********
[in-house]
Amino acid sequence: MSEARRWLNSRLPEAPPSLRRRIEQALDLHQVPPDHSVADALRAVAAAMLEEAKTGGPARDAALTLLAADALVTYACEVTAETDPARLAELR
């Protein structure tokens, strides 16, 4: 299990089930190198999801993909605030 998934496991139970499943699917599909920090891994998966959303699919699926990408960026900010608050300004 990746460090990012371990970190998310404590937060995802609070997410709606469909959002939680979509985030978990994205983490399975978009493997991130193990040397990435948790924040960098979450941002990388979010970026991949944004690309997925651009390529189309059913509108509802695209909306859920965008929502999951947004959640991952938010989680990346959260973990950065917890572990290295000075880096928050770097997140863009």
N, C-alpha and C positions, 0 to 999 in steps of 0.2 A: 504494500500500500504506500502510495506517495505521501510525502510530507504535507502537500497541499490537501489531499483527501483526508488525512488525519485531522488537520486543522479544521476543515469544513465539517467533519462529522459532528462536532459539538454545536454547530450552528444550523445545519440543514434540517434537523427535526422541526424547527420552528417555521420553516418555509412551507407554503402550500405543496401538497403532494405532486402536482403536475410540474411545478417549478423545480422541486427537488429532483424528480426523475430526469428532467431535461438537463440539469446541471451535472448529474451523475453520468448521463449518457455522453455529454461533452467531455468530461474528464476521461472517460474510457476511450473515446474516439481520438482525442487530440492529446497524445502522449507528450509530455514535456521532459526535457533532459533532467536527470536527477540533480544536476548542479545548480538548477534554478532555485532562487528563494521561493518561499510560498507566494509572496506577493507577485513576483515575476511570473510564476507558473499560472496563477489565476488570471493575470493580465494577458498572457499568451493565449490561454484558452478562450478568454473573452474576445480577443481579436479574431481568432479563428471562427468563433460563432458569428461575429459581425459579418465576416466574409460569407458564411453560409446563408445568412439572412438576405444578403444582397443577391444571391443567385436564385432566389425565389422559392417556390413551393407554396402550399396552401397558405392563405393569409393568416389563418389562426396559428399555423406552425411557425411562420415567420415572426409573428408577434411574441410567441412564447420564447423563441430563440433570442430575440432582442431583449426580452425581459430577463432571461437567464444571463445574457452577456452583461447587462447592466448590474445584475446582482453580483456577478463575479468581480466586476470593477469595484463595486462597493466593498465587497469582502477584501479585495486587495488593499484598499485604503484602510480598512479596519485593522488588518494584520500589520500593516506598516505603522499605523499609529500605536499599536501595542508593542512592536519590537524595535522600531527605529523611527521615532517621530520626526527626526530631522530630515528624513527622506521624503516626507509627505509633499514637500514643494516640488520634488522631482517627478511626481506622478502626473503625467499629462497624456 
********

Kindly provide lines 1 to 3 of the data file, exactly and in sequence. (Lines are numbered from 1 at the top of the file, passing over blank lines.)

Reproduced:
[in-house]
Amino acid sequence: MSEARRWLNSRLPEAPPSLRRRIEQALDLHQVPPDHSVADALRAVAAAMLEEAKTGGPARDAALTLLAADALVTYACEVTAETDPARLAELR
């Protein structure tokens, strides 16, 4: 299990089930190198999801993909605030 998934496991139970499943699917599909920090891994998966959303699919699926990408960026900010608050300004 990746460090990012371990970190998310404590937060995802609070997410709606469909959002939680979509985030978990994205983490399975978009493997991130193990040397990435948790924040960098979450941002990388979010970026991949944004690309997925651009390529189309059913509108509802695209909306859920965008929502999951947004959640991952938010989680990346959260973990950065917890572990290295000075880096928050770097997140863009």